A sentinel lymph node (SLN) is the first lymph node or group of nodes to receive lymphatic drainage from a tumor at a particular anatomic area. Thus, an SLN is most likely to contain any metastatic deposits.
Within the past 15 years, evaluation of SLNs has become the most popular method for early staging of several malignancies, including breast carcinoma, gastrointestinal carcinoma, and melanoma. The main advantages SLN biopsy has over complete lymphadenectomy are: (1) the lower number and lesser degree of side effects and (2) the selection of a small number of lymph nodes that can then be extensively analyzed by the pathologist (through examination of hematoxylin and eosin [H&E] sections and immunohistochemistry [IHC]).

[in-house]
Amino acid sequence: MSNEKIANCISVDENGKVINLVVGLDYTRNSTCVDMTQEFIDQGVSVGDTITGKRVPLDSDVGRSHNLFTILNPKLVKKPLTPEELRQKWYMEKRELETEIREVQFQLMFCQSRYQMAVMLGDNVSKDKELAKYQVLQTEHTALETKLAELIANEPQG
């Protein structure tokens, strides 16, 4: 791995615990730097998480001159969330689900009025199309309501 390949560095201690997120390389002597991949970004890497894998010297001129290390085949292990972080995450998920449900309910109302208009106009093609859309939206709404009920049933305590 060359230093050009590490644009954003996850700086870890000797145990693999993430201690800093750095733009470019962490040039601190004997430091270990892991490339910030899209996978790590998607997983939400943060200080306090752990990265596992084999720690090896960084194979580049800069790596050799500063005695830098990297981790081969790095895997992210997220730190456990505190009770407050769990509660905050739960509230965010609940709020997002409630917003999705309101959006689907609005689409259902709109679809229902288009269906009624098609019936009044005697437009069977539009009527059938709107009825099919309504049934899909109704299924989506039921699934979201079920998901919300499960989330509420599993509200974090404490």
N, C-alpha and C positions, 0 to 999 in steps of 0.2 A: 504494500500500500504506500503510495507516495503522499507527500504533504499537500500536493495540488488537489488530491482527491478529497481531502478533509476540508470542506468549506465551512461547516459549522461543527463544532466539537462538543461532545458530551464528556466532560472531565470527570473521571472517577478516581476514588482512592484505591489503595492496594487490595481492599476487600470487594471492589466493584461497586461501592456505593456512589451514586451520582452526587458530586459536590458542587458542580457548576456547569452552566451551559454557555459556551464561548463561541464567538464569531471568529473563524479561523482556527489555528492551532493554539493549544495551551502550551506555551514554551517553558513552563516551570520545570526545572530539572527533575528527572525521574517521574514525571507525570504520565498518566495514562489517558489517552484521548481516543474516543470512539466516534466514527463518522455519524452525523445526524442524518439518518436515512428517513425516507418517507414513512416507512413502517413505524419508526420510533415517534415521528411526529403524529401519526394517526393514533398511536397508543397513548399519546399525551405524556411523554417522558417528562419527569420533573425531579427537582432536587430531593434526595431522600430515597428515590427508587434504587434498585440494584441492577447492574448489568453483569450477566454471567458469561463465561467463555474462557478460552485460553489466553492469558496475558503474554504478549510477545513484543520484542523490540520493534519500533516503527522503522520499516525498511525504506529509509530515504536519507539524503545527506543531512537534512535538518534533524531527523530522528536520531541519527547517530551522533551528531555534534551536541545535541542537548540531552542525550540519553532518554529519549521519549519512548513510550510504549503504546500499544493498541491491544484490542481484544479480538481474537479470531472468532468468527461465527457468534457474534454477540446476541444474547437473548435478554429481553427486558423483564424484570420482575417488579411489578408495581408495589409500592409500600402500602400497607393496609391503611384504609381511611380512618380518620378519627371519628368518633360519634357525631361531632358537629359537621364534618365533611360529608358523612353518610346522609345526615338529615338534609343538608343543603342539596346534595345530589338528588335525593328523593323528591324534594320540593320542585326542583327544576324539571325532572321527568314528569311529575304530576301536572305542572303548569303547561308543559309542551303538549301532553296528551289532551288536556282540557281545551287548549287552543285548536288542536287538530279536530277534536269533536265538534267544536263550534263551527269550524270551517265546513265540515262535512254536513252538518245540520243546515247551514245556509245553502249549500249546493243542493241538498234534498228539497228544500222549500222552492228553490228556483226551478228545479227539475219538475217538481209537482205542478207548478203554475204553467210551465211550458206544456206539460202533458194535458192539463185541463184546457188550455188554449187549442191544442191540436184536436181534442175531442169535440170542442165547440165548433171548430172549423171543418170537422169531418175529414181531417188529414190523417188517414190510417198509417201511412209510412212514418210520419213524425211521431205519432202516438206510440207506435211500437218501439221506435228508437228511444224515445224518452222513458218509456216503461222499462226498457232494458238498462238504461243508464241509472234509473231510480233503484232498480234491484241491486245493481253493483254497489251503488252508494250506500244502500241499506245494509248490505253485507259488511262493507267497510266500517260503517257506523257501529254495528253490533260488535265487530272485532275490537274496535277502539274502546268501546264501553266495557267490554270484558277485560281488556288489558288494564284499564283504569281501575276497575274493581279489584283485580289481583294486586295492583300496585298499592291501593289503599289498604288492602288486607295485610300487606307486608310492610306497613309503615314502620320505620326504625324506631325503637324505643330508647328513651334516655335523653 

Approximately 20% of patients with primary cutaneous melanoma will have metastatic melanoma in their SLN. According to most published data, patients in whom the SLN contains metastatic melanoma have a poorer prognosis. These patients are then offered a completion lymphadenectomy to remove the remainder of the lymph nodes in that anatomic area. Current studies are analyzing the possible therapeutic effect of removing positive SLNs.
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